If you are thinking that you don’t count as a HNWI, do not imagine that HMRC is neglecting you.  Two years after the HNWI Unit was set up, the Affluent Unit was established, which now covers people with income of over £150,000 and/or net assets of £1m or more.  The latter criterion is significant: rising house prices and strong investment markets have swollen the potential members of this second tier.

As we near the tax year end, make sure that you talk to us about any tax planning before taking action – or hearing from a unit of HMRC…

The value of your tax reliefs depends on your individual circumstances. Tax laws can change. The Financial Conduct Authority does not regulate tax advice.

Is a return to inflation on the cards?
February 2017

December’s inflation figure was the highest since July 2015.

For much of 2015, inflation barely existed.  On the government’s chosen measure, the Consumer Prices Index (CPI), annual inflation oscillated between 0.3% and -0.1%.  2016 was a rather different story: the starting point was 0.3%, but by December prices were rising by 1.6% a year.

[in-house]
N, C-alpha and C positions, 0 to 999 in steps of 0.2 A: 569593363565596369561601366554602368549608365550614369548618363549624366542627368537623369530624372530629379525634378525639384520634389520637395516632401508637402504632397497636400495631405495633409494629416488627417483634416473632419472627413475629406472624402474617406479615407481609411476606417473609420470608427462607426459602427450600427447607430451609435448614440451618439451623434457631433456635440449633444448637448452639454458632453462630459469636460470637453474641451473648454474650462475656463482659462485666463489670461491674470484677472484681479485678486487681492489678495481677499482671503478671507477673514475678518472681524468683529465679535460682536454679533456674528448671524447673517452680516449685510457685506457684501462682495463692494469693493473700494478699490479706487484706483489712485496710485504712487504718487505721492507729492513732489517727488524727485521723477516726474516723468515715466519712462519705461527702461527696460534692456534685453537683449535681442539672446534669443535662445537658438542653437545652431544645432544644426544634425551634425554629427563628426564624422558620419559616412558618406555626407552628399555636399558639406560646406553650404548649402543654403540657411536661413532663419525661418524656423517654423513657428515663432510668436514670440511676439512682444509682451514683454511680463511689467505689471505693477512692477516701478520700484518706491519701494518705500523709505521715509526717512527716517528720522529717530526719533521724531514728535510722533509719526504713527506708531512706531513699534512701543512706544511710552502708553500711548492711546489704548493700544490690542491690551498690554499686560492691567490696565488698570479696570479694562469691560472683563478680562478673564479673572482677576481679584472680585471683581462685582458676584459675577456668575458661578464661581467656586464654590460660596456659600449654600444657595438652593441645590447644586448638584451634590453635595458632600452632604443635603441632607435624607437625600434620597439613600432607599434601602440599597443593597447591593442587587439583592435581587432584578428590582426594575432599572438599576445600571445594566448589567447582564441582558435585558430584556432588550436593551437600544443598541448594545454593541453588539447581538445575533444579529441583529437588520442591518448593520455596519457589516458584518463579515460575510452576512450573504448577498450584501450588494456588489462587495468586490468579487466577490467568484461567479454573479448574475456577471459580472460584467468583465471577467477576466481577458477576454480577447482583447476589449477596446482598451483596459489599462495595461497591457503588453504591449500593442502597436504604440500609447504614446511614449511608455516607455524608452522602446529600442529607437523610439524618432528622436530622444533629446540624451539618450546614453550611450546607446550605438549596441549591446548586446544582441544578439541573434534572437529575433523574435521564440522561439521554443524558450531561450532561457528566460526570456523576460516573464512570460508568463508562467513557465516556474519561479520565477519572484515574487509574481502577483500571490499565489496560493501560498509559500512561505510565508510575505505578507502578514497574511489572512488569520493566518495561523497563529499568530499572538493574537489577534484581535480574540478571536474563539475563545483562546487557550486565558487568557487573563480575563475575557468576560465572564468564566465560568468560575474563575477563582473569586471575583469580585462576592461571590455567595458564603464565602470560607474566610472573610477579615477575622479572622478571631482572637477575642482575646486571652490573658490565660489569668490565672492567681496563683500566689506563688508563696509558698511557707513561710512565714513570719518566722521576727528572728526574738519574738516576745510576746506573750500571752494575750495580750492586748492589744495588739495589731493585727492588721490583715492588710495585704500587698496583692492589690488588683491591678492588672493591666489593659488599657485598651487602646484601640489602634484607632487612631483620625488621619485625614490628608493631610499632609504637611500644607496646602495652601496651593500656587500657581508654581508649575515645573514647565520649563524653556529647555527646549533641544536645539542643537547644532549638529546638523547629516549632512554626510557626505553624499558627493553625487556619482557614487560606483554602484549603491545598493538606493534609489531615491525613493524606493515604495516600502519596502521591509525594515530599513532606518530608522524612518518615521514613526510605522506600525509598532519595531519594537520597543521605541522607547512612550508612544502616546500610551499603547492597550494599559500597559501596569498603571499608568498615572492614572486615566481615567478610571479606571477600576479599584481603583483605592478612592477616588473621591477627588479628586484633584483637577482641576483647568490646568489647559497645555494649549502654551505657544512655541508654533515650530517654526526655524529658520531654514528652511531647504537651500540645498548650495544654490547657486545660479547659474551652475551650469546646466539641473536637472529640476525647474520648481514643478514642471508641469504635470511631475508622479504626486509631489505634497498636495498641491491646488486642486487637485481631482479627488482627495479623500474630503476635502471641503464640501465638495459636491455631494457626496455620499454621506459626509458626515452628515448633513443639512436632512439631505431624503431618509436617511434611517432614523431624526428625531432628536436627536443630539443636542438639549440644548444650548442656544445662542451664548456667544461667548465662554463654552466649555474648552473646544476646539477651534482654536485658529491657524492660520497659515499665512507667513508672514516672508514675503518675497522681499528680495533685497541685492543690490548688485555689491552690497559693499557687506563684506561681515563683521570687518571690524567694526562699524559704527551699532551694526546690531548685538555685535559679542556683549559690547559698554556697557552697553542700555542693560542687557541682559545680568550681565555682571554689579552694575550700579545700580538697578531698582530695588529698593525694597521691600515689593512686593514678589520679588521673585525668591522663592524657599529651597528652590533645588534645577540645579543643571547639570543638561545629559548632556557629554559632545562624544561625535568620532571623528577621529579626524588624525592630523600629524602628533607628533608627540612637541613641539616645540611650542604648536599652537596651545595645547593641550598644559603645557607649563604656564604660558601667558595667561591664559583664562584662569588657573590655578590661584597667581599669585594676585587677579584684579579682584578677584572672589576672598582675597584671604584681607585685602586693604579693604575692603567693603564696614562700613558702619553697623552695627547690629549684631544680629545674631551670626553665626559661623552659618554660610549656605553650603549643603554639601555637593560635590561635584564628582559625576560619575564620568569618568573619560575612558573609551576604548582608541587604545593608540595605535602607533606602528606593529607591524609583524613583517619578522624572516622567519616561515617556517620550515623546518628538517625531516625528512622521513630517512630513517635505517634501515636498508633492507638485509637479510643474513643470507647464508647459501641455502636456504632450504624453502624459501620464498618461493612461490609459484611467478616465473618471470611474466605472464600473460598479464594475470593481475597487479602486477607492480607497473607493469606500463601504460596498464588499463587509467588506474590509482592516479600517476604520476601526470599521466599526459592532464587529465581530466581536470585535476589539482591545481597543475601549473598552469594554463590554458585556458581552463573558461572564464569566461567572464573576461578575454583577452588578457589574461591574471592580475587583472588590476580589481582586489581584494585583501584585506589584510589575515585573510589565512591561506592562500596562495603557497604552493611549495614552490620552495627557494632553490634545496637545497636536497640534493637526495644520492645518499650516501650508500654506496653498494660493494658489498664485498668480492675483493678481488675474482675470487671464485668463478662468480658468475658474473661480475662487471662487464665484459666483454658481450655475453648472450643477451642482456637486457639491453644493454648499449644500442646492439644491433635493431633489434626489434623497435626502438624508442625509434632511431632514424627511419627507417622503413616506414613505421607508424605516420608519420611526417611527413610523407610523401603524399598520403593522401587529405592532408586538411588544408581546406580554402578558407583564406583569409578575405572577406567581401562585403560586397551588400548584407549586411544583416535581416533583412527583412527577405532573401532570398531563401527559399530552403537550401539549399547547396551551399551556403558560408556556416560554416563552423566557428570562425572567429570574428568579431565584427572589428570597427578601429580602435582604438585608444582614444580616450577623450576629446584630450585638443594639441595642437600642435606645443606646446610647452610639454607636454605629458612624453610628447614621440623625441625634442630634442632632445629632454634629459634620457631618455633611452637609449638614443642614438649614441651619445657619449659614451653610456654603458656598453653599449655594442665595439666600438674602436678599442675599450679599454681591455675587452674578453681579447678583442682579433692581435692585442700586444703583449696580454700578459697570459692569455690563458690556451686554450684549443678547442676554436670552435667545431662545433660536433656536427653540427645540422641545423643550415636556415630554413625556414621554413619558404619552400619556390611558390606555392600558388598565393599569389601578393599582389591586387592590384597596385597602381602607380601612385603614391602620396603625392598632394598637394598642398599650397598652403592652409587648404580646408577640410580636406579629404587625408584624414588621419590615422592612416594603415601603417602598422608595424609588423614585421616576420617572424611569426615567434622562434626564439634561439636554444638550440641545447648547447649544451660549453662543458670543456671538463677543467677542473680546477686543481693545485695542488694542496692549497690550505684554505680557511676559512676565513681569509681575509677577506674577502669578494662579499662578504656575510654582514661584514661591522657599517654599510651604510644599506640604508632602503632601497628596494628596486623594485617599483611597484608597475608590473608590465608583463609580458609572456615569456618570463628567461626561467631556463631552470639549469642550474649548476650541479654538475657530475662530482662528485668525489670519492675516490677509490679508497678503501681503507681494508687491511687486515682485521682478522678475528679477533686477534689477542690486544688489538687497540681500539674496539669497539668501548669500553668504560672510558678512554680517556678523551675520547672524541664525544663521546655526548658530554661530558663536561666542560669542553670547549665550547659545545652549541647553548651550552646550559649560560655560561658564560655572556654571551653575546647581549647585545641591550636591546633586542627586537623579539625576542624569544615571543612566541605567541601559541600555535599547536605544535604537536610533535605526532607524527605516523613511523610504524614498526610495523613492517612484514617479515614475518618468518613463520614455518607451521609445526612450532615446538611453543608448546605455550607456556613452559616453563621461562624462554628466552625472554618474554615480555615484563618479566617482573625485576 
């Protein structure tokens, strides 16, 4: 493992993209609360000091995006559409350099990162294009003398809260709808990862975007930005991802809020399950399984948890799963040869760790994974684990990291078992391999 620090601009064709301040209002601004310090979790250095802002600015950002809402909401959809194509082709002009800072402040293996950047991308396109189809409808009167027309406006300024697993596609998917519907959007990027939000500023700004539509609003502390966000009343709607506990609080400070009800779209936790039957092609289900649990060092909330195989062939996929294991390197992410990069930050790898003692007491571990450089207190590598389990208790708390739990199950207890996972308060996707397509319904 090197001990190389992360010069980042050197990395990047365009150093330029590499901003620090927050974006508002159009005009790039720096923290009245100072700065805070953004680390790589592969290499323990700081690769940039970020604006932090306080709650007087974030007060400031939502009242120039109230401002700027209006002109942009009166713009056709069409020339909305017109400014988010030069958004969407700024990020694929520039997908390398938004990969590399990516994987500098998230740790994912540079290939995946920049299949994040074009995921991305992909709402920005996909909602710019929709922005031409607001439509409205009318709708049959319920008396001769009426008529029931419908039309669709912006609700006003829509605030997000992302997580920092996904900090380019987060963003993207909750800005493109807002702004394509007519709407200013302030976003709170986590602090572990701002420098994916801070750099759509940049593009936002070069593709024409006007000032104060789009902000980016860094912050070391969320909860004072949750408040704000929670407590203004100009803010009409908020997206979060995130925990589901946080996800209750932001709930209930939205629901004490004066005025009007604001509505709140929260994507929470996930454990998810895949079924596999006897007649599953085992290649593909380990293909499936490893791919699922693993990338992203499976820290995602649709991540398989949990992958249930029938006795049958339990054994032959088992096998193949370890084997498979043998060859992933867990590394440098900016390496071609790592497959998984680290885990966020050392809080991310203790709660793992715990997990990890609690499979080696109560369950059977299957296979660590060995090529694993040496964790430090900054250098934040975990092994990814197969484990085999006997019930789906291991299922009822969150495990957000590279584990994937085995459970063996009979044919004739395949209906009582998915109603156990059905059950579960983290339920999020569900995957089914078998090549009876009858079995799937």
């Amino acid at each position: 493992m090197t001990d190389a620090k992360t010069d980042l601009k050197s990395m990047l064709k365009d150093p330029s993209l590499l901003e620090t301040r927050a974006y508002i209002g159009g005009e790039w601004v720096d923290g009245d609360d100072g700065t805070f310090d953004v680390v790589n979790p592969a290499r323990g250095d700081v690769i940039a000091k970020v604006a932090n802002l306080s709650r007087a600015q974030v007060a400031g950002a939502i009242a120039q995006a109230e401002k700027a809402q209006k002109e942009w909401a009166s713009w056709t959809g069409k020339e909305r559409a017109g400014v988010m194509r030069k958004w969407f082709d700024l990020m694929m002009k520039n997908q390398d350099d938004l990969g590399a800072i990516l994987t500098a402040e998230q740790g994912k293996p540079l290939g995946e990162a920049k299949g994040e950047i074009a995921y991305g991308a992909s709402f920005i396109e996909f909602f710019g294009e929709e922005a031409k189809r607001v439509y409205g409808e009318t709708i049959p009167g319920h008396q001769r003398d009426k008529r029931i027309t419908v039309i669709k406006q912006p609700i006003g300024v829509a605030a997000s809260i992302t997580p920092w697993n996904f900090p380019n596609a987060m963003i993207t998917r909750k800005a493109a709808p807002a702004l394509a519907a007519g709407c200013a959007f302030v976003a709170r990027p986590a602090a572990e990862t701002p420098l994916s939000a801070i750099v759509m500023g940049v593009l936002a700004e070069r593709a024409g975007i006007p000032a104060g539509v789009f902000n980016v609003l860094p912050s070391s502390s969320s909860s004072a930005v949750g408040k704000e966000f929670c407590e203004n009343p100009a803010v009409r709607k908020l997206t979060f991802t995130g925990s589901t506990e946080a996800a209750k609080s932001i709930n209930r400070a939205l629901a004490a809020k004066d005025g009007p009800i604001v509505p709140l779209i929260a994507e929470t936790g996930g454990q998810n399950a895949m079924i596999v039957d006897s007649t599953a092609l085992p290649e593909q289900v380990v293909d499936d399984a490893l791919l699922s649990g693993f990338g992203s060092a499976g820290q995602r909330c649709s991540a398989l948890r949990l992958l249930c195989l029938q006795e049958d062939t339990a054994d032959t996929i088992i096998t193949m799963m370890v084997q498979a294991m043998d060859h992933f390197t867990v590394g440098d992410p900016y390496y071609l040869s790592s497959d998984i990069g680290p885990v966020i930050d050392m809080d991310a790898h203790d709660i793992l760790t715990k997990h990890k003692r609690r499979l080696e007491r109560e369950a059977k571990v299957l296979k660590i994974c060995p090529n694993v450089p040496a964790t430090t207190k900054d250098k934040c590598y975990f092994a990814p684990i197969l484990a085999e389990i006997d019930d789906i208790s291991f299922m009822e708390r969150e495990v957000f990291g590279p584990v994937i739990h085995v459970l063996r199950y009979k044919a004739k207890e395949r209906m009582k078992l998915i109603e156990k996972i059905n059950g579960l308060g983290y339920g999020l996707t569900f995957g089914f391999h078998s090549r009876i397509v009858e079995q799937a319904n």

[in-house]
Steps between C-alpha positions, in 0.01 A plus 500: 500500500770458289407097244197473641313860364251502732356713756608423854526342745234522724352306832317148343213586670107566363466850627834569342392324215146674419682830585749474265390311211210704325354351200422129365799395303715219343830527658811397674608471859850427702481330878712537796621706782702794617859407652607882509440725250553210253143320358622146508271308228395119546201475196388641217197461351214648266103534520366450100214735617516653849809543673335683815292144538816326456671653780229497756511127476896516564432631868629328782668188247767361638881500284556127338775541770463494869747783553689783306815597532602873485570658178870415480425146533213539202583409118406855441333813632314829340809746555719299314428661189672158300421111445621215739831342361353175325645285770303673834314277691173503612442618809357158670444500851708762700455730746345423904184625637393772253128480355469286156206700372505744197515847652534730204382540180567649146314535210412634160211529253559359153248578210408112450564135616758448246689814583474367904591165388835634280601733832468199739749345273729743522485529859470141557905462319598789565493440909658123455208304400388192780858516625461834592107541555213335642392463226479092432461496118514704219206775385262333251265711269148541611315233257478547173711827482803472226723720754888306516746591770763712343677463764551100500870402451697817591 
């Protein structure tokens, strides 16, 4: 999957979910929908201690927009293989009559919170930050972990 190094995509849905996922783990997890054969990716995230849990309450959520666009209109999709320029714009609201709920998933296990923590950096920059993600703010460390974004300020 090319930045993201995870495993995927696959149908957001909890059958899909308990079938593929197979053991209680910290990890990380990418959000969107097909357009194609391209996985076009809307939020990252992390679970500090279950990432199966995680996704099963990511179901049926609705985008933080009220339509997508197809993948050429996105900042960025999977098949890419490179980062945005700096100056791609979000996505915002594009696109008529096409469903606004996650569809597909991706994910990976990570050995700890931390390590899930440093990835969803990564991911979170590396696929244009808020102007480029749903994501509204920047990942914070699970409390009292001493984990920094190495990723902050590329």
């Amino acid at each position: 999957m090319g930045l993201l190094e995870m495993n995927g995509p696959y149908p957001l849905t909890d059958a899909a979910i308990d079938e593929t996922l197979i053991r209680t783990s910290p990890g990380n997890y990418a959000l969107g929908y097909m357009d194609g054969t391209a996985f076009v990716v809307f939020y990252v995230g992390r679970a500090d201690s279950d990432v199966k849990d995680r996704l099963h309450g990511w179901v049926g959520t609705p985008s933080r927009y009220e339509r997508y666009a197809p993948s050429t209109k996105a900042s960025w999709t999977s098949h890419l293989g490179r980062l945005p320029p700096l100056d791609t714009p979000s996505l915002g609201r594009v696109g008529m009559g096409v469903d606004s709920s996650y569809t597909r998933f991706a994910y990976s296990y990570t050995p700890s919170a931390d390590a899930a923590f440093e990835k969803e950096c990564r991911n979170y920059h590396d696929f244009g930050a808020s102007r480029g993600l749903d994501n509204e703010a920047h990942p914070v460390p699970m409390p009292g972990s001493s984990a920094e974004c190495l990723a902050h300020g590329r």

The sharp rise over the year is mainly the result of the weakness of the pound since the Brexit vote and rising oil prices – it is easy to forget that we started 2016 with supermarkets selling petrol at 99.9p a litre and diesel at 99.8p.  Looking ahead, there is general agreement that inflation will continue on an upward path.  The Bank of England’s most recent inflation report estimated that 2017 would end with inflation at 2.7% and not return to its 2% target until 2020.  Some commentators are more pessimistic.